Government Bytes


A Borrowing Binge: $15 Billion More on Table in Illinois


A deficit almost half the amount of the $26 billion general fund budget; a billion dollar backlog in unpaid bills to vendors; and billions more in missed payments to a pension system already $85 billion in the hole.

This is the fiscal reality staring Illinois lawmakers in the face as they reconvene to address a $13 billion budget deficit. Years of incurring too much debt, over taxation, and too many government promises have brought Illinois to the brink. Yet even as the state continues to spend $3 for every $2 it takes in, Governor Pat Quinn has proposed spending and borrowing more - $15 billion more.

If not there already, Illinois is a “deadbeat” when it comes to paying its liabilities. The state shares with California the lowest U.S. state credit rating from Moody’s Investors Service as a result of the widening gap between the states expenses and revenue and their failure to address a long term, structural budget deficit.

No one wants to do business with a deadbeat. Indeed, as noted by the Illinois Policy Institute, late or unpaid bills have already caused Illinois vendors to end business with the state. For example, a company that produces ammunition stopped delivering bullets because the Department of Corrections owed them money. If not addressed, Illinois will not be able to provide its core services to residents. In this instance public safety is in jeopardy.

As if the state has not already borrowed itself into oblivion, Gov. Pat Quinn has proposed borrowing $15 billion more to resolve the issue. Supporters say the outside loan would provide instant cash to schools, doctors and social welfare agencies. Also, they claim it will save the state money as the interest payments on the new debt will be less than penalties incurred by not servicing vendors. The catch is that this is only a short term fix, “solving” the problem for only a year. It’s the classic Illinois example of kicking the can down the road, saddling Illinois taxpayers with yet another loan payment.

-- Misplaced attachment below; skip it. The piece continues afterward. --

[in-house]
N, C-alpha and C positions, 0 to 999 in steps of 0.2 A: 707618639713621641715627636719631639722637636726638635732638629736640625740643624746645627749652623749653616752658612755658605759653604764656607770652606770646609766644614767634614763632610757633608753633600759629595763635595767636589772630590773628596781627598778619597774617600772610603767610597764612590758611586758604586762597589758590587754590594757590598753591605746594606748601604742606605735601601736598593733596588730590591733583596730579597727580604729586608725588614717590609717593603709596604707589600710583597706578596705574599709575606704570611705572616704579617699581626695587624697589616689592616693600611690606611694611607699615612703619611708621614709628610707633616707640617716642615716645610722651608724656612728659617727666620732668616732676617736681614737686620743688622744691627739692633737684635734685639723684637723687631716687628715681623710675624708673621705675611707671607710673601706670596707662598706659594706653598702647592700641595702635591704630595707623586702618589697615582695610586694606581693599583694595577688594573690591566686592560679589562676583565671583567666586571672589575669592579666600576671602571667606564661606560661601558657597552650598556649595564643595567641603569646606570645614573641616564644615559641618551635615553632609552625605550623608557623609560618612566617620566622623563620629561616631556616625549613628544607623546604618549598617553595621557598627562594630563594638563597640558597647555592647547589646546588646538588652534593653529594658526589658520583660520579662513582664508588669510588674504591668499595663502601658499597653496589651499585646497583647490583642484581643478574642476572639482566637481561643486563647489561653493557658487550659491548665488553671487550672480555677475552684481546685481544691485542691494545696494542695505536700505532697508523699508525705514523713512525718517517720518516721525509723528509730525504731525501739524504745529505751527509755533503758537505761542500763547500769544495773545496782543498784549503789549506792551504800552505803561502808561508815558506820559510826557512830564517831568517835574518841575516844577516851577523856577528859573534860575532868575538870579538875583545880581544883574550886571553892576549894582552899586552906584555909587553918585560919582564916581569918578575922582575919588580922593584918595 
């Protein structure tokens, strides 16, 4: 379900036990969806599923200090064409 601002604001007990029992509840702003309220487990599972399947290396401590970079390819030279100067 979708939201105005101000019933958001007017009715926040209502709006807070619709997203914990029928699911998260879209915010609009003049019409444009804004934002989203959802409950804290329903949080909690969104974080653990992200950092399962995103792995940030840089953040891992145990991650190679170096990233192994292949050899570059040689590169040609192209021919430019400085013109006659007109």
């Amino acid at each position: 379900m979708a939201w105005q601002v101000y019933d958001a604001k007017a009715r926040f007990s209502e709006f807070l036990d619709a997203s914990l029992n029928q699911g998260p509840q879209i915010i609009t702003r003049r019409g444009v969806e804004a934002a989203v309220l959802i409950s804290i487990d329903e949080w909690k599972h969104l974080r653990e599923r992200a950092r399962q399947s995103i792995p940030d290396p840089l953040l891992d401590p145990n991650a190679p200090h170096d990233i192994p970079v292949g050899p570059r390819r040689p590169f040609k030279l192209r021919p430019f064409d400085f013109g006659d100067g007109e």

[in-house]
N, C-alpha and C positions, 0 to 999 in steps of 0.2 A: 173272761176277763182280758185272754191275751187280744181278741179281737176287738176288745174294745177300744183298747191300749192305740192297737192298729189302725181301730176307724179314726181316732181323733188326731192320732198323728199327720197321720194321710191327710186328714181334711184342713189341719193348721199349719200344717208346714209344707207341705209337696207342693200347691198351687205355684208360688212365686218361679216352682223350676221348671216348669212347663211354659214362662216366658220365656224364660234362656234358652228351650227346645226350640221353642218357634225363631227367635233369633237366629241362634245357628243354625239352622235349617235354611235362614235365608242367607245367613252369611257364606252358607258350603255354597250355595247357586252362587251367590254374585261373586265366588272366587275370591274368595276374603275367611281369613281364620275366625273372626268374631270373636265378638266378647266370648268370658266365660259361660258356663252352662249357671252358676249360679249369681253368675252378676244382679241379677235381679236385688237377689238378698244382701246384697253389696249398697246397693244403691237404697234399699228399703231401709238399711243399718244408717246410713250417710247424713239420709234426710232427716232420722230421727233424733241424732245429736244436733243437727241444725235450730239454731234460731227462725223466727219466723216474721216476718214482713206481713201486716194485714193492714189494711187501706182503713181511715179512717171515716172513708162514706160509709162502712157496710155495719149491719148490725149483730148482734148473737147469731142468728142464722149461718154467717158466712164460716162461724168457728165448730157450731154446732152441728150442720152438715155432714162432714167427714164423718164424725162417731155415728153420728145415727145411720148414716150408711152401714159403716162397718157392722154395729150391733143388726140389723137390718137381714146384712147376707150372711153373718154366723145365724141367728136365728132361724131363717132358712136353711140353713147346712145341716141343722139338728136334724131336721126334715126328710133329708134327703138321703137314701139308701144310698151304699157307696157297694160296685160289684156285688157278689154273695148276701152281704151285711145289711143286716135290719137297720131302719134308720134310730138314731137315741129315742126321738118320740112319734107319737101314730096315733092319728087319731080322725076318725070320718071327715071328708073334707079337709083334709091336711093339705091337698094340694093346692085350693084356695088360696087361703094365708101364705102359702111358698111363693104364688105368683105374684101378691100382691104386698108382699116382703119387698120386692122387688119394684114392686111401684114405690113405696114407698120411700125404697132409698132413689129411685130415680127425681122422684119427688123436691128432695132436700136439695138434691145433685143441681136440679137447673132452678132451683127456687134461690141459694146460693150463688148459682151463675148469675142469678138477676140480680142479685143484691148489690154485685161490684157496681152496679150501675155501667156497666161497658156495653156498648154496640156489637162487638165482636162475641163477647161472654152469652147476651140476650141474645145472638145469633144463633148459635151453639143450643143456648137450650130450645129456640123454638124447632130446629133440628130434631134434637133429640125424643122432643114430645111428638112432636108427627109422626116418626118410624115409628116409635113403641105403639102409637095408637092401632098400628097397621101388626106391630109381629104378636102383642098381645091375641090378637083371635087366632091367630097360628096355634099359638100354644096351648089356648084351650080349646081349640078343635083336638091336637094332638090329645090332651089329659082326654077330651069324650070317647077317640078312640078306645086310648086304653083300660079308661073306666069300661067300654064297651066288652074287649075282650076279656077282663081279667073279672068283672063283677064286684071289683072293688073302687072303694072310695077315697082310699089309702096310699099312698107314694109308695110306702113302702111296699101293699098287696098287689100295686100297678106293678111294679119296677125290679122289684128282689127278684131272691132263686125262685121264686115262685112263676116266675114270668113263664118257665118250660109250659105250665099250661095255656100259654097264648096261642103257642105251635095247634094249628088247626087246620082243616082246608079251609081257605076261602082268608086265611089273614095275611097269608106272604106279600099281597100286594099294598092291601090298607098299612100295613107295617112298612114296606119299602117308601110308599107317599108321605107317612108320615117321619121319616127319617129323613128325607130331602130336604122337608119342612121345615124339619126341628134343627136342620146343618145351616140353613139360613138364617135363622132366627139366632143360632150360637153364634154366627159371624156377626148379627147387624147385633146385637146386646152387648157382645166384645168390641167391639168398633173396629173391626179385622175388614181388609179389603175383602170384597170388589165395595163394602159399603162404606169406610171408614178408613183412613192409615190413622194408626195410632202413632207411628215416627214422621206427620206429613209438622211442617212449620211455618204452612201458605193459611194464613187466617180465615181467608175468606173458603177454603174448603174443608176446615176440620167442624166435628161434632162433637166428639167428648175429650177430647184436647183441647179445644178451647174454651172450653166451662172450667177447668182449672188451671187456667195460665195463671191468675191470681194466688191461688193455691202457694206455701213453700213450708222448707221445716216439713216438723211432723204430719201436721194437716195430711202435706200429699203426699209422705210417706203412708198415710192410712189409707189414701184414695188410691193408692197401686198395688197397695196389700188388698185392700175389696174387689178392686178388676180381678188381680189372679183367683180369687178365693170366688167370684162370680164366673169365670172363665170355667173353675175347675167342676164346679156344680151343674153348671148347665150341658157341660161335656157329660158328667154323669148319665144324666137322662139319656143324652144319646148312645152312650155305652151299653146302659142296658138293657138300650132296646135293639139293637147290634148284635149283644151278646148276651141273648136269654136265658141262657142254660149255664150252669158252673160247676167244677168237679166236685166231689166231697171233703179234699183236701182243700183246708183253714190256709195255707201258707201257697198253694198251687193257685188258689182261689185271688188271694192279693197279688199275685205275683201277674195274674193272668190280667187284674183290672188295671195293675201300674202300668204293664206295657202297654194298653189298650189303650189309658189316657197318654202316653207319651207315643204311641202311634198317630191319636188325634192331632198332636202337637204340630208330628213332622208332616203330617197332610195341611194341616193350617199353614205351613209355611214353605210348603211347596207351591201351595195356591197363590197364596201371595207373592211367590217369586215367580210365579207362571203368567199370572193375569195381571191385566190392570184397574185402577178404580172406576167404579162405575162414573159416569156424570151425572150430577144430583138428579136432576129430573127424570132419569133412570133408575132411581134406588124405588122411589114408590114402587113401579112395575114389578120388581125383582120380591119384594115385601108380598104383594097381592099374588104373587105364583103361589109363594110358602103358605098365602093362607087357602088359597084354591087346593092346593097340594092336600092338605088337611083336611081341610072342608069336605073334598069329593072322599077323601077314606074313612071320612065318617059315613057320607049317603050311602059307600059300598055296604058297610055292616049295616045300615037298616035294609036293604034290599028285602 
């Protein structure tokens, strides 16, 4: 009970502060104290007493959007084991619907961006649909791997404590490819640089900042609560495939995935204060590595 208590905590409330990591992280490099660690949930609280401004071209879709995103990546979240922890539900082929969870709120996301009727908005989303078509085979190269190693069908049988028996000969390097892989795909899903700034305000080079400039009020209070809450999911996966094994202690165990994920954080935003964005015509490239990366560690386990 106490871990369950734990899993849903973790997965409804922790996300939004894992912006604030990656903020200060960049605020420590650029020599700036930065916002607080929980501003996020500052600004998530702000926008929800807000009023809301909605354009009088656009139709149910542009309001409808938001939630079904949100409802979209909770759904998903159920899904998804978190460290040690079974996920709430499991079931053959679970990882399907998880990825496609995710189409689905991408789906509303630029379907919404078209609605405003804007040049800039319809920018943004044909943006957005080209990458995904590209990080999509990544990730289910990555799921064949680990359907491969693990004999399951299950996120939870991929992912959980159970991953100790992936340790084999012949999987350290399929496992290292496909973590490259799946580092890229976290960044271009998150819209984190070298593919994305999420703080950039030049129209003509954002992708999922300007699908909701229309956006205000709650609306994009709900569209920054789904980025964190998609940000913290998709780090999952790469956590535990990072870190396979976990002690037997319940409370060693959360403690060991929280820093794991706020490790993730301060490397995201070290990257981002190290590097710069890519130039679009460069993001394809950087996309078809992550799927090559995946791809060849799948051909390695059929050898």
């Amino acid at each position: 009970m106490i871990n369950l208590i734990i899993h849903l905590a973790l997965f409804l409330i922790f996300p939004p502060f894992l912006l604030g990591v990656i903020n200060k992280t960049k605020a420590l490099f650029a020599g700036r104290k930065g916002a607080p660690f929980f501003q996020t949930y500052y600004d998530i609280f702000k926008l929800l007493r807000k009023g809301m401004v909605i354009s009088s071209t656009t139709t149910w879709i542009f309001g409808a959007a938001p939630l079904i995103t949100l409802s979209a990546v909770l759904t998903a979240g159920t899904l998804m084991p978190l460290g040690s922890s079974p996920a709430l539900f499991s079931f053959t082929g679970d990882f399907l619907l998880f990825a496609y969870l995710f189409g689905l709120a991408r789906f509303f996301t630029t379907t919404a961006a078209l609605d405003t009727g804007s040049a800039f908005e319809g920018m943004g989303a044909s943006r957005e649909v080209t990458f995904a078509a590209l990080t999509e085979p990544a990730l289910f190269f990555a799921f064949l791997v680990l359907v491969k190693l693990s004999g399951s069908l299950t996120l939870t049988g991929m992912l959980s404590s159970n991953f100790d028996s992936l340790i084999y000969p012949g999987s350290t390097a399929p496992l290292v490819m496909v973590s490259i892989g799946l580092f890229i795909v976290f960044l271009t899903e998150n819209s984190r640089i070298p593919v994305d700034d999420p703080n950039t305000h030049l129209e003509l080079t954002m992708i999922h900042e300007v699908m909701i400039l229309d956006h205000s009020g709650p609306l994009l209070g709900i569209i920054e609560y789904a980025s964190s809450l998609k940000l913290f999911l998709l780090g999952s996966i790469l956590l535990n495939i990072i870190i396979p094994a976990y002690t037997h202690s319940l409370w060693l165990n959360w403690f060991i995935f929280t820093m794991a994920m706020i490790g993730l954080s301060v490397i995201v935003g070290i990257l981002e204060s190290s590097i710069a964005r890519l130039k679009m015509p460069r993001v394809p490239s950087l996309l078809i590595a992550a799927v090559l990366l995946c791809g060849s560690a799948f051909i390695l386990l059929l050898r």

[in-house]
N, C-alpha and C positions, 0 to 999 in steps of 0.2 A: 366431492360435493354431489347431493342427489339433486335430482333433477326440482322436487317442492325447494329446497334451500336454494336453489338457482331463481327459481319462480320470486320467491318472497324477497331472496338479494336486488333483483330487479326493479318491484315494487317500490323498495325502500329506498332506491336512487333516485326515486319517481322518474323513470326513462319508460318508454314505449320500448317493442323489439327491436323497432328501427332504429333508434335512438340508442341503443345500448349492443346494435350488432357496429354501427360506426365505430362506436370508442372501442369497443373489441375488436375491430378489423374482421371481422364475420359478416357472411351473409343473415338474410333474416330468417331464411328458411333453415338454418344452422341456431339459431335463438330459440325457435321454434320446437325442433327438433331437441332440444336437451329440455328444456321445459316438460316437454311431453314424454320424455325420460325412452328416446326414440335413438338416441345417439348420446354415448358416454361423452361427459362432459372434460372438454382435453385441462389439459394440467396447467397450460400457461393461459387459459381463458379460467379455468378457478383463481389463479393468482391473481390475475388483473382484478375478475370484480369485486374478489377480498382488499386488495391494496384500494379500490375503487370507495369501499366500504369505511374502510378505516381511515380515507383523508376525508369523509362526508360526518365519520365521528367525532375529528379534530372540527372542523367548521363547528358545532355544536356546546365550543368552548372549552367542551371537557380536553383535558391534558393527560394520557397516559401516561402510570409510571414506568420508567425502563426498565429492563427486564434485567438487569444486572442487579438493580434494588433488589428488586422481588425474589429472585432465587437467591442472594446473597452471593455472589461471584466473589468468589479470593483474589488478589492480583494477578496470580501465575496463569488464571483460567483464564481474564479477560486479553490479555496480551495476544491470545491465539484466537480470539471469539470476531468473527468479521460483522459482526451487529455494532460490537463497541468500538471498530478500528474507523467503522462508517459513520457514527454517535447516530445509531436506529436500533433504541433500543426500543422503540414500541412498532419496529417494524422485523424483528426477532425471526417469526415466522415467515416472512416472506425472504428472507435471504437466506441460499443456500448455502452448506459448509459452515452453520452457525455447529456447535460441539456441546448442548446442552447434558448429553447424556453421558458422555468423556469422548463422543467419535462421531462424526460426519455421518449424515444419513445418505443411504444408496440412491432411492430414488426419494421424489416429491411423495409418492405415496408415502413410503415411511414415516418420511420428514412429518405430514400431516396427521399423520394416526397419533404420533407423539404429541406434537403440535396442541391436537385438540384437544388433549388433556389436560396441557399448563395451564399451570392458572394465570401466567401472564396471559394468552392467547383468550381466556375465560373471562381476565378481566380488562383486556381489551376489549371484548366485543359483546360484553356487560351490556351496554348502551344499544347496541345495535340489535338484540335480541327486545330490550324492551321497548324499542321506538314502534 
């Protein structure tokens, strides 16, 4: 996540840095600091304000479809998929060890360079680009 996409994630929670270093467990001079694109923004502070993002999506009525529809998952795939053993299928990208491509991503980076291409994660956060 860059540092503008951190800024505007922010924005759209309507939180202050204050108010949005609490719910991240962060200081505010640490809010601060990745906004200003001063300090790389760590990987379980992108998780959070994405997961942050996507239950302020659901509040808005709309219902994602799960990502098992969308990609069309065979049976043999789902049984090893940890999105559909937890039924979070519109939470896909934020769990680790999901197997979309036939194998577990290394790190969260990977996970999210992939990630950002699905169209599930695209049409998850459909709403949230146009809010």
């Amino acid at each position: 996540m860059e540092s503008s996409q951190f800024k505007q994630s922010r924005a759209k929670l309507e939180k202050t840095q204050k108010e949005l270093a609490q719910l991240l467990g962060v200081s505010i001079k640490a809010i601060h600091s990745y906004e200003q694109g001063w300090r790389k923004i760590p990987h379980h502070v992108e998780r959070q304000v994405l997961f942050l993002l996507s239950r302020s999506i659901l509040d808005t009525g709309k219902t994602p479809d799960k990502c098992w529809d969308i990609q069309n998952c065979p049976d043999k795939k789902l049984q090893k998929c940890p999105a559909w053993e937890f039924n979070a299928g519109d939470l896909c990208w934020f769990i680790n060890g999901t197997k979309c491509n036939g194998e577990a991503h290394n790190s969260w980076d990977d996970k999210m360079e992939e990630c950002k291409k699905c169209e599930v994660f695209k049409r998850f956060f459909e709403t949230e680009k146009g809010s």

Quinn has also proposed a plethora of new taxes – everything from a 33% increase in the state income tax, a $1 hike in the cigarette excise tax, and taxing the sales of online purchases (click here and here to read more). All would further hamper the economic outlook of a state that already ranks nearly dead last according to the ALEC-Laffer State Economic Competitive Index.  

Illinois needs to reverse its deadbeat status. That means it should not enter into unaffordable new obligations and adjust existing spending obligations downward so it can begin paying down debt it already owes. More borrowing will make the problem worse in the long term, further hurting the state’s ability to take out loans or repay vendors.  Tax and expenditure limits are another way to ensure that government outlays do not grow faster than the public’s ability to pay. The Illinois Policy Institute has been tracking  HJRCA 61and its amendments which seeks to tie spending to per capita personal income growth. More to come on this issue…